The Ministry of Public Security, responsible for internal security, social control, and basic police functions, is one of the most powerful organizations in North Korea. It controlled an estimated 144,000 public security personnel in the early 1990s, and by the end of the decade the total staff was estimated to number some 180,000 persons. It maintains law and order; investigates common criminal cases; manages the prison system and traffic control; monitors citizens' political attitudes; conducts background investigations, census, and civil registrations; controls individual travel; manages the government's classified documents; protects government and party officials; and patrols government buildings and some government and party construction activities.
The ministry has vice ministers for personnel, political affairs, legal counselling, security, surveillance, internal affairs, rear services, and engineering. There are approximately twenty-seven bureaus, but the functional responsibilities of only some of the bureaus are known. The Security Bureau is responsible for ordinary law enforcement and most police functions. The Investigation Bureau handles investigations of criminal and economic crimes. The Protection Bureau is responsible for fire protection, traffic control, public health, and customs. The Registration Bureau issues citizen identification cards and maintains public records on births, deaths, marriages, residence registration, and passports.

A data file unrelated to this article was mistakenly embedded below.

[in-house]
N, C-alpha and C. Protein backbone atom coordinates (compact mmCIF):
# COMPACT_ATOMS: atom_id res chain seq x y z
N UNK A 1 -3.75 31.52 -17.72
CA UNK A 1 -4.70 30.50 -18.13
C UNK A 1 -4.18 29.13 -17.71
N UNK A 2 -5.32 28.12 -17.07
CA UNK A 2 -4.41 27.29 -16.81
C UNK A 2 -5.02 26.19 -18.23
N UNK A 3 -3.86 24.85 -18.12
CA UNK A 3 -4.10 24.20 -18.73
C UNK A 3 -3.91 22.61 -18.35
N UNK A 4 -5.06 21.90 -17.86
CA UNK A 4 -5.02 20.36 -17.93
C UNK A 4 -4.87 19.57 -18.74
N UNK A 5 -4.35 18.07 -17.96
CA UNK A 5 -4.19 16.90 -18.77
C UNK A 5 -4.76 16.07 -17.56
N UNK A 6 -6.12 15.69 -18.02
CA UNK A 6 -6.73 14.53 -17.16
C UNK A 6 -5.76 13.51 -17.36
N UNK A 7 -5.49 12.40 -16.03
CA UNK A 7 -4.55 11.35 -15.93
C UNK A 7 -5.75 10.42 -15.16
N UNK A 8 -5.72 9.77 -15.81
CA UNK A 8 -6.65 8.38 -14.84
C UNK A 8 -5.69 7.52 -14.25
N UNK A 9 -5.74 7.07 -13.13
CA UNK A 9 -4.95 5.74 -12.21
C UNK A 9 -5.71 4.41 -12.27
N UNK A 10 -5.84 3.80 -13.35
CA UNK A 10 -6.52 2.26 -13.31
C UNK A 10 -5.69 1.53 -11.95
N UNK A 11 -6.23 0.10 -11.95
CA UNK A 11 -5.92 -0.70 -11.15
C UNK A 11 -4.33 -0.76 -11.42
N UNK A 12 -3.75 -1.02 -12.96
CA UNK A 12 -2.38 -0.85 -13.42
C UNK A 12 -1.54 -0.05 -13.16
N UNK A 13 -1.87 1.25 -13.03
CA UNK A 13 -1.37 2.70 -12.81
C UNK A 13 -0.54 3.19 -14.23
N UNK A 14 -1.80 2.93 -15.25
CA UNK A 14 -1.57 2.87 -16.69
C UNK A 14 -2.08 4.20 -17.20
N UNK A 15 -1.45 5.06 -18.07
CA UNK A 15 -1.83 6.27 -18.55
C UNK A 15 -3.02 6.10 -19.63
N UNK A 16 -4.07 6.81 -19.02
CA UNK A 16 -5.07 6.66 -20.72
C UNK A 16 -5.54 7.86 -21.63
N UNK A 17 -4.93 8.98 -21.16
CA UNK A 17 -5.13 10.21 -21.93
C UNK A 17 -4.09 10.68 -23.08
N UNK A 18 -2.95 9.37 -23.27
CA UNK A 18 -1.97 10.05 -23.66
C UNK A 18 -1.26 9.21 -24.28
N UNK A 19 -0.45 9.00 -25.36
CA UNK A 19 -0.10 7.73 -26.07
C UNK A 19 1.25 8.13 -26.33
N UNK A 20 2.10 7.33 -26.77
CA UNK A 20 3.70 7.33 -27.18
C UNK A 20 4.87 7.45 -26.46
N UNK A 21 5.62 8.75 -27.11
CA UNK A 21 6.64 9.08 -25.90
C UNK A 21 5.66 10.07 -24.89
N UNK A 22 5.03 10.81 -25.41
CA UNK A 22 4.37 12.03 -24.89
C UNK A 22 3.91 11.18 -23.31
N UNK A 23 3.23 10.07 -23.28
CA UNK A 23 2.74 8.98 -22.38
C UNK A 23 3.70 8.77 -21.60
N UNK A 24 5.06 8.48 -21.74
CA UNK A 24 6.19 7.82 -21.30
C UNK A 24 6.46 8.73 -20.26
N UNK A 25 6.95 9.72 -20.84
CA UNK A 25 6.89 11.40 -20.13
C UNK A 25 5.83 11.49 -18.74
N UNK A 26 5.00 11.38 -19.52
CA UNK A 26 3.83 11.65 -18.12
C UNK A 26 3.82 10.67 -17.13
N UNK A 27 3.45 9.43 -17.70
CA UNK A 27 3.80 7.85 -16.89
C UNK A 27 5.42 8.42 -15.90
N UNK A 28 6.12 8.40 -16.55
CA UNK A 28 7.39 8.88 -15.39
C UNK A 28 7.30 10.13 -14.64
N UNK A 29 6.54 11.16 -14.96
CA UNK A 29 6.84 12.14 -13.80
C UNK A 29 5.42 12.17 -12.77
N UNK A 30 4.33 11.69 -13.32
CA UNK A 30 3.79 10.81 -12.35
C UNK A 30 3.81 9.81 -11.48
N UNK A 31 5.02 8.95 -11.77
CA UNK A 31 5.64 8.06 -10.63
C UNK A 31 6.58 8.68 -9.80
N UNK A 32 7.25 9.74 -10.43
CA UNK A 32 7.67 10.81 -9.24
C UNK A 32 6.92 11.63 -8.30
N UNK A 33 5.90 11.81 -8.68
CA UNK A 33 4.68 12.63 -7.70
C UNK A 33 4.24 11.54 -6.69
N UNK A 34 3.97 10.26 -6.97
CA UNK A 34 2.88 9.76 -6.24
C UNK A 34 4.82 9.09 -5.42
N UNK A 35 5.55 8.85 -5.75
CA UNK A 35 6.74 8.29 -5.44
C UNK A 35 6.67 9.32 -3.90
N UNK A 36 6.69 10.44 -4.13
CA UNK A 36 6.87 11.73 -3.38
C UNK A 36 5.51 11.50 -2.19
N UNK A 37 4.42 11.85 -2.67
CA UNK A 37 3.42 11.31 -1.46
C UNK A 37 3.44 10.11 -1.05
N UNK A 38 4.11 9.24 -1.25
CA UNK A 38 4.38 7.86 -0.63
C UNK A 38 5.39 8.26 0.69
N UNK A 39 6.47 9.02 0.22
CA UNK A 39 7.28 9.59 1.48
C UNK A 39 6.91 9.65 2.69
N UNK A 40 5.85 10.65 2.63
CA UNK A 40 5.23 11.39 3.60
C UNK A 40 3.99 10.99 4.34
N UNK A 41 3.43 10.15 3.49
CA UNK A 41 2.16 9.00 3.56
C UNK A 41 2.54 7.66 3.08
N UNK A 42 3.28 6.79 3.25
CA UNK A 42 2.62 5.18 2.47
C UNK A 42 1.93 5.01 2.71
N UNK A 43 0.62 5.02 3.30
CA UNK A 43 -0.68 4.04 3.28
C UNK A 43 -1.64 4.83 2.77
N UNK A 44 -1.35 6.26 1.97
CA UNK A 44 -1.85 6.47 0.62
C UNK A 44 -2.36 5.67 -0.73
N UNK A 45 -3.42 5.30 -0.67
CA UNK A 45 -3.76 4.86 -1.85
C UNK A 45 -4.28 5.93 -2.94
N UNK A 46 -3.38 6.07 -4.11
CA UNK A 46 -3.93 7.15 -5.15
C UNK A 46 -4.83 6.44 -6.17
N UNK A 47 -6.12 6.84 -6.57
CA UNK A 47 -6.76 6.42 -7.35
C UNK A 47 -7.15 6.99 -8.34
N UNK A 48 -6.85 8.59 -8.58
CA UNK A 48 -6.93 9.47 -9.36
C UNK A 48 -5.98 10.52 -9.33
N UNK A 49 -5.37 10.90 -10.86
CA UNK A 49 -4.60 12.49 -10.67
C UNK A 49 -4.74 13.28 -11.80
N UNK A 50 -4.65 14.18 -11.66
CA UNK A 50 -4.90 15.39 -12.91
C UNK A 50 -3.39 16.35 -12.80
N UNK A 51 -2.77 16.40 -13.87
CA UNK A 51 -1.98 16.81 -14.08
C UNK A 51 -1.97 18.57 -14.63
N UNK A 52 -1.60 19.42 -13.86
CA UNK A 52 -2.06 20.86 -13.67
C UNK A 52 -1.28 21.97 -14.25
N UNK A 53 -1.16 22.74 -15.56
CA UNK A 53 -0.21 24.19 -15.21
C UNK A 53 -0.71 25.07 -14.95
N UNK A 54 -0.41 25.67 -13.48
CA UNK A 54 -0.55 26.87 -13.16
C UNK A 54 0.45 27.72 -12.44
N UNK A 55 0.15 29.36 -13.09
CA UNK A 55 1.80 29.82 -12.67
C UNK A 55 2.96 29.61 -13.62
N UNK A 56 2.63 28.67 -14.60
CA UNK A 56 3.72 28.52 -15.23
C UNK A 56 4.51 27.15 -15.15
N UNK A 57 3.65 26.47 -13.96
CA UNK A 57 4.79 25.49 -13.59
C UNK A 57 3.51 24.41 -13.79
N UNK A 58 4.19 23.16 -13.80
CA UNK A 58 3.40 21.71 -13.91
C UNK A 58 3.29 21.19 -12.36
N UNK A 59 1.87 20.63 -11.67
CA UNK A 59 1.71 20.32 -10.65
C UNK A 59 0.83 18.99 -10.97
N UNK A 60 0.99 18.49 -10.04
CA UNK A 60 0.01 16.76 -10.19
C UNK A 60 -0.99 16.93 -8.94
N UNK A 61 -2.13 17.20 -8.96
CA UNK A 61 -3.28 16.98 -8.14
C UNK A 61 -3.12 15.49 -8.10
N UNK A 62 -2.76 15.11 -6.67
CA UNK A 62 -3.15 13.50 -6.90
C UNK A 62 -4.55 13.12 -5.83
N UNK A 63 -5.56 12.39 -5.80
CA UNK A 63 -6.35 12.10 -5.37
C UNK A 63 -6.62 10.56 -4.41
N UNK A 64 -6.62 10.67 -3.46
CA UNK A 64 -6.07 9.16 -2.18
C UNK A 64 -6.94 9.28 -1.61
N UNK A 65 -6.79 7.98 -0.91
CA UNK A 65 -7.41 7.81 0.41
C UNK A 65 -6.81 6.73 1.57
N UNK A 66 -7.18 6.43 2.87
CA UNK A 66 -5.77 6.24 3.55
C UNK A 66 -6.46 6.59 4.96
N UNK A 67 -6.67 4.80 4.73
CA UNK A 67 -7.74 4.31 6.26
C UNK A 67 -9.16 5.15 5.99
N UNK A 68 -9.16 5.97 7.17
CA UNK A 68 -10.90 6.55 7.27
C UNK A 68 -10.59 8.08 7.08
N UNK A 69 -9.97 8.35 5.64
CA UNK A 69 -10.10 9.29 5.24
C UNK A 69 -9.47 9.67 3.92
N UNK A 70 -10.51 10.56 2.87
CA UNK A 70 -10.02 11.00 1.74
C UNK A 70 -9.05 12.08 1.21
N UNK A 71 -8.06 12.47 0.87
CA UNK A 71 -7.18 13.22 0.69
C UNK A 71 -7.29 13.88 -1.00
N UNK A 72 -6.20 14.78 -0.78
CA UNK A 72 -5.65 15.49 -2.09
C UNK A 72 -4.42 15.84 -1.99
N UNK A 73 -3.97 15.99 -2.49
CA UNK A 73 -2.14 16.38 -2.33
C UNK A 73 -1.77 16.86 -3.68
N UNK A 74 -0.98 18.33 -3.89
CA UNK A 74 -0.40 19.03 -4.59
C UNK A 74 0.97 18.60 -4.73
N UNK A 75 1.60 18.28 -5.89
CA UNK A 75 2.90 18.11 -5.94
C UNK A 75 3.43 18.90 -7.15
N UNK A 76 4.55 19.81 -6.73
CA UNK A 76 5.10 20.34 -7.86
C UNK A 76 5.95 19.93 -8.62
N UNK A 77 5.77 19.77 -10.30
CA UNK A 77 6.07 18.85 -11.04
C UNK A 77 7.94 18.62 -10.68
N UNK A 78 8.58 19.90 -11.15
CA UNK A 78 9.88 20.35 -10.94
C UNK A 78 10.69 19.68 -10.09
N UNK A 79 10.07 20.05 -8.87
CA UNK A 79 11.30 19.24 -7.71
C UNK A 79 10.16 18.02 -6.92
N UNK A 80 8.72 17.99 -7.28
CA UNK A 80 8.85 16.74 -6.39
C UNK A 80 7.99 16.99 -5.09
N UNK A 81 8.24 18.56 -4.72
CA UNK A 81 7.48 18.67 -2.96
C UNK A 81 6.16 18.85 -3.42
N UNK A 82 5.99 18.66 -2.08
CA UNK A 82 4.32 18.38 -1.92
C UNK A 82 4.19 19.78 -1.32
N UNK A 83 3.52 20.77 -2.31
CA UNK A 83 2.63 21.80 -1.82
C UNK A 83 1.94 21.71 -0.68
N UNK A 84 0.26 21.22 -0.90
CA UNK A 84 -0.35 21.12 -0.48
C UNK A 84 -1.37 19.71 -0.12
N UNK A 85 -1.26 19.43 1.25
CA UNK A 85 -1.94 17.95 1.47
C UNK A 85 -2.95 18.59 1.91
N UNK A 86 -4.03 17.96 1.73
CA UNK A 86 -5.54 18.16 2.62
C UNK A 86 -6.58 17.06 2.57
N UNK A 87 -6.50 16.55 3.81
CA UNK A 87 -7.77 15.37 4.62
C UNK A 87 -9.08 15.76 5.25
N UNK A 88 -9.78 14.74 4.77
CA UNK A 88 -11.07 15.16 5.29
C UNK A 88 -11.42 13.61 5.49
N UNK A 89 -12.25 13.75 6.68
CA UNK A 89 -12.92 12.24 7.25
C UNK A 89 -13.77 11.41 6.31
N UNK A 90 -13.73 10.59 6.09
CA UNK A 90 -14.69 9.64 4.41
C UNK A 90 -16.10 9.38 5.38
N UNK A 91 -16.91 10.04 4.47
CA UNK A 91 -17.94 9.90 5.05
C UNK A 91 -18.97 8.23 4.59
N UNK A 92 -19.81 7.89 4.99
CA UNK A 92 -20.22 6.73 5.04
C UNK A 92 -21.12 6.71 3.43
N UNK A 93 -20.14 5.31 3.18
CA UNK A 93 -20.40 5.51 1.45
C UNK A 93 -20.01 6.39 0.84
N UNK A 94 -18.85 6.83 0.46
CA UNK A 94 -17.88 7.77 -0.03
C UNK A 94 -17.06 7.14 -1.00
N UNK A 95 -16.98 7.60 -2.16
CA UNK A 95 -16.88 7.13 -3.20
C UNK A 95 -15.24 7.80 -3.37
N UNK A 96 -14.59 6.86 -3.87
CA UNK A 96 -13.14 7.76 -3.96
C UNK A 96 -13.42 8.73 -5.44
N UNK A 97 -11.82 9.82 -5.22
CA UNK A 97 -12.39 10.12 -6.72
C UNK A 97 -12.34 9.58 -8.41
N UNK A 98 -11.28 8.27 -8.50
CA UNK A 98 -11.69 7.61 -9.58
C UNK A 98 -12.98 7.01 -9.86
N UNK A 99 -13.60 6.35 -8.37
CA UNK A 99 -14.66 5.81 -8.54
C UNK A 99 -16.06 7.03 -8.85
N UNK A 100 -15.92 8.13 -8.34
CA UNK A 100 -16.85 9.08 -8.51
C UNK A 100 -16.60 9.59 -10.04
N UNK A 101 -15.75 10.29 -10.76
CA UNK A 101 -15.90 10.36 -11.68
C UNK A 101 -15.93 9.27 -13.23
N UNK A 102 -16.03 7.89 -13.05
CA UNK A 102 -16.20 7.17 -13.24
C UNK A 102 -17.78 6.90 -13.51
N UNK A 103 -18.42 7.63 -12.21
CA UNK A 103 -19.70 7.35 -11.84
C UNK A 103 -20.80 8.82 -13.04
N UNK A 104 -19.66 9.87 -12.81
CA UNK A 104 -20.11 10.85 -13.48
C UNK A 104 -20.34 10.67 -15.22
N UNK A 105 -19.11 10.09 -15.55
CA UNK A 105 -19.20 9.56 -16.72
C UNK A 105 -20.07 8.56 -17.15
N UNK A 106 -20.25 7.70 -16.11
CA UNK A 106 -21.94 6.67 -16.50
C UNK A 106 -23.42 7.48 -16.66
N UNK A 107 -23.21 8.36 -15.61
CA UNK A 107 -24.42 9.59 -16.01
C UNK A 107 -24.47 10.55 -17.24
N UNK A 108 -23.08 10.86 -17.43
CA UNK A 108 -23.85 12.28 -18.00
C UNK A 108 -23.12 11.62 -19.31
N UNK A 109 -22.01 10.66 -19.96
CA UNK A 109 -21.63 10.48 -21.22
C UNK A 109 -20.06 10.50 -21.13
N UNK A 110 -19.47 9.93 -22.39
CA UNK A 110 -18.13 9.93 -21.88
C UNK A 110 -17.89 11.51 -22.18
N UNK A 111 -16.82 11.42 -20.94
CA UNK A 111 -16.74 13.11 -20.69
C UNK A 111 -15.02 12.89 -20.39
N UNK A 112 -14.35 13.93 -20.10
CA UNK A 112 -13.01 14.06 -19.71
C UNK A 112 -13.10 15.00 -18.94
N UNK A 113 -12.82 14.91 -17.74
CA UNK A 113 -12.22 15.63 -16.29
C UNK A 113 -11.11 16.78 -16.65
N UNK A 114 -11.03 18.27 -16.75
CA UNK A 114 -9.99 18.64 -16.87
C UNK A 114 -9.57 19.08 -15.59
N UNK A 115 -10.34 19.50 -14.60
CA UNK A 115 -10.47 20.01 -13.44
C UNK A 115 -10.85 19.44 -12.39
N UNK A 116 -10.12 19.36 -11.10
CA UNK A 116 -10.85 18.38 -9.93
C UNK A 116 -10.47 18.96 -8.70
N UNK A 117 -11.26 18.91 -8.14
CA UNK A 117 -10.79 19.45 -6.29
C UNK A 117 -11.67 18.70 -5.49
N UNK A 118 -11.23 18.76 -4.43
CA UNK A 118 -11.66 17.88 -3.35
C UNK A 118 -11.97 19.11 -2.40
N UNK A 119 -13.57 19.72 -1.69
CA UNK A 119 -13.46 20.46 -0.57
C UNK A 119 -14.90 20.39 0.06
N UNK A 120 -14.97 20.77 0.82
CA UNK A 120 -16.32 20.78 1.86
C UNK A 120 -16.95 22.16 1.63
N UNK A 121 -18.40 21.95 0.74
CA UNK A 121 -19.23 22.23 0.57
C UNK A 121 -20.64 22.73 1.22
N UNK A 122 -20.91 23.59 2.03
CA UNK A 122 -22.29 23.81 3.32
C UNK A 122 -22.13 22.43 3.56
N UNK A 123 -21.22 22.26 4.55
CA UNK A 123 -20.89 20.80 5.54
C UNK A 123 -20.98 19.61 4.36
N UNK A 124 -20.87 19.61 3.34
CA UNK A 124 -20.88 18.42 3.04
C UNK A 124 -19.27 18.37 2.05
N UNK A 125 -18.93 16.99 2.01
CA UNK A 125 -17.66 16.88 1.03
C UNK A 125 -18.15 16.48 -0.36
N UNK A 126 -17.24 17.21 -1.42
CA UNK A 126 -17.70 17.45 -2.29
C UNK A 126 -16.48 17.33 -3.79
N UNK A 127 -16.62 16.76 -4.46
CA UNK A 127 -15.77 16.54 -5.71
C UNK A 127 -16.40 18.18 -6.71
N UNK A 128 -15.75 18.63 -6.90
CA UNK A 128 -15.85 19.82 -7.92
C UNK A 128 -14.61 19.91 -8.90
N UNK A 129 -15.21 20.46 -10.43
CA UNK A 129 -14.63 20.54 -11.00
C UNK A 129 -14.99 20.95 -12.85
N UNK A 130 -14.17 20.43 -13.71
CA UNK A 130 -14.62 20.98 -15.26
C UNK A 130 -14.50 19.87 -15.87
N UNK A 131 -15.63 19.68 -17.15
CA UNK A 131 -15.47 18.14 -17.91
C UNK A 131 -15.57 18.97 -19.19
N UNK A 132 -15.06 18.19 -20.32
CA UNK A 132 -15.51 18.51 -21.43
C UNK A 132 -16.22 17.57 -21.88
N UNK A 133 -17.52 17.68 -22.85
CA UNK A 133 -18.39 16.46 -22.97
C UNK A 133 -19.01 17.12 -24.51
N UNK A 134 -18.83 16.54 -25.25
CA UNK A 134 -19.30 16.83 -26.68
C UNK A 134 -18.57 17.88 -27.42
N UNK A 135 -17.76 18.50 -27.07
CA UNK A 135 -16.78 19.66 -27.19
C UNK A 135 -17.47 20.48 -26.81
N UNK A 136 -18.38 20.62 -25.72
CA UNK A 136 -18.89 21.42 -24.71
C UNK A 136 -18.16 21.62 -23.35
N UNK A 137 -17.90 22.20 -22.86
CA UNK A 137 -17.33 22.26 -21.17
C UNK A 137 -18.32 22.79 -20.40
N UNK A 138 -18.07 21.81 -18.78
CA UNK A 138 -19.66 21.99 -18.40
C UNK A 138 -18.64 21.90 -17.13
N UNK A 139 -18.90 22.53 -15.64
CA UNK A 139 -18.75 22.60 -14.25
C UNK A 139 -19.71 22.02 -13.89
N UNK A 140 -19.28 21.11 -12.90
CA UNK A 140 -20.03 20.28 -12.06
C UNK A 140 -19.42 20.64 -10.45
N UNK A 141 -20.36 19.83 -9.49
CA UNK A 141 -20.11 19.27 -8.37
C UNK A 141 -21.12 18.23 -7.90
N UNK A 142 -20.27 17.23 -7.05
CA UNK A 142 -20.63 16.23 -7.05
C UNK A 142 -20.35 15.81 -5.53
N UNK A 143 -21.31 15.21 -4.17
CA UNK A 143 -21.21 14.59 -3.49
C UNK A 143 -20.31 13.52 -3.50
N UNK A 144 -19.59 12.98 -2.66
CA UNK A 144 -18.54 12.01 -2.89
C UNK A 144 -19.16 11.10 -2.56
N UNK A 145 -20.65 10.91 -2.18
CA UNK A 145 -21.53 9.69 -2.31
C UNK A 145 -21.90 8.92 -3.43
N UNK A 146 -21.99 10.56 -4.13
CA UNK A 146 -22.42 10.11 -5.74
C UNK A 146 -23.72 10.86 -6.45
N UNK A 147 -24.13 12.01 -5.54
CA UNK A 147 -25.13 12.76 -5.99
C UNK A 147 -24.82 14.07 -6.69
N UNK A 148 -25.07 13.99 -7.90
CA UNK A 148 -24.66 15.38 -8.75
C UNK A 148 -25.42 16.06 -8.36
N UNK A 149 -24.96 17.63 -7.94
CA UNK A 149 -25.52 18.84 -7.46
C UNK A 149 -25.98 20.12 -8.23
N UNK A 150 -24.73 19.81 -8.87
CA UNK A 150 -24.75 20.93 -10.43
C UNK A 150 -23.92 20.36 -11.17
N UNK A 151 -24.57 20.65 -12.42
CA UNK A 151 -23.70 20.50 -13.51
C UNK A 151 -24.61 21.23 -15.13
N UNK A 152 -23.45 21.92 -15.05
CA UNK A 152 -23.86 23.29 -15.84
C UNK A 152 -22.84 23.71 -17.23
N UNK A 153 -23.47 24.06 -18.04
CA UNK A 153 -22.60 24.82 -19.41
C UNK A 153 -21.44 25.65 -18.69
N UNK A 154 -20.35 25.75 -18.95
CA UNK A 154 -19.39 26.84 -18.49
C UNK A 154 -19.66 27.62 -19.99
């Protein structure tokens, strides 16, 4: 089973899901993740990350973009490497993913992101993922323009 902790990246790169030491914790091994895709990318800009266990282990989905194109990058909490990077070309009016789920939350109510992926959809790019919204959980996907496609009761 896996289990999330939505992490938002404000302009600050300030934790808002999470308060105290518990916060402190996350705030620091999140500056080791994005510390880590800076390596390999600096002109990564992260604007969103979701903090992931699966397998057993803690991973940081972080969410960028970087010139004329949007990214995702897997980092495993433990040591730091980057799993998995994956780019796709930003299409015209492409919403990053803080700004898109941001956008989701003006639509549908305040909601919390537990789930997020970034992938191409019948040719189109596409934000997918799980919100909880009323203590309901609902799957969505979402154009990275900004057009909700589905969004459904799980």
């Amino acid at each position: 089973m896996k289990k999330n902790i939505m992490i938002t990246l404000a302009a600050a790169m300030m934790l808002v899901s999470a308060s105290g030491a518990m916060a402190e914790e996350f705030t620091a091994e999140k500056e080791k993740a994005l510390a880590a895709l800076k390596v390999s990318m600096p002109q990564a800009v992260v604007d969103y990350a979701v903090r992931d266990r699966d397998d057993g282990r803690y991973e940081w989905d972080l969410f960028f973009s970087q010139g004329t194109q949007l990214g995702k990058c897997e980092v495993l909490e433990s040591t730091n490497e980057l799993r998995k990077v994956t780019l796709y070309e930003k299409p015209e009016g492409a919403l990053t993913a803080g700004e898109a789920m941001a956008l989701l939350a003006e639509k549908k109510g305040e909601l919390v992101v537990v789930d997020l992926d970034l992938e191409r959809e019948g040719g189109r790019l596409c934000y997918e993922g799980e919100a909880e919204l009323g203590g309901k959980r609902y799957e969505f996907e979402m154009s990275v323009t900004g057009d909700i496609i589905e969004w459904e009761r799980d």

Below the ministry level, there are public security bureaus for each province and directly administered city. These bureaus are headed by either a senior colonel or a lieutenant colonel of police, depending on the size of the population. Public security departments at each city or county and smaller substations through the country are staffed by about 100 personnel. They are organized roughly parallel to the ministry itself and have several divisions responsible for carrying out various functions.
The Public Security Bureau is North Korea's equivalent of a police force, and its duties are to maintain public security and investigate crime, issue citizen registration cards to monitor movement of the populace, and provide security for various facilities.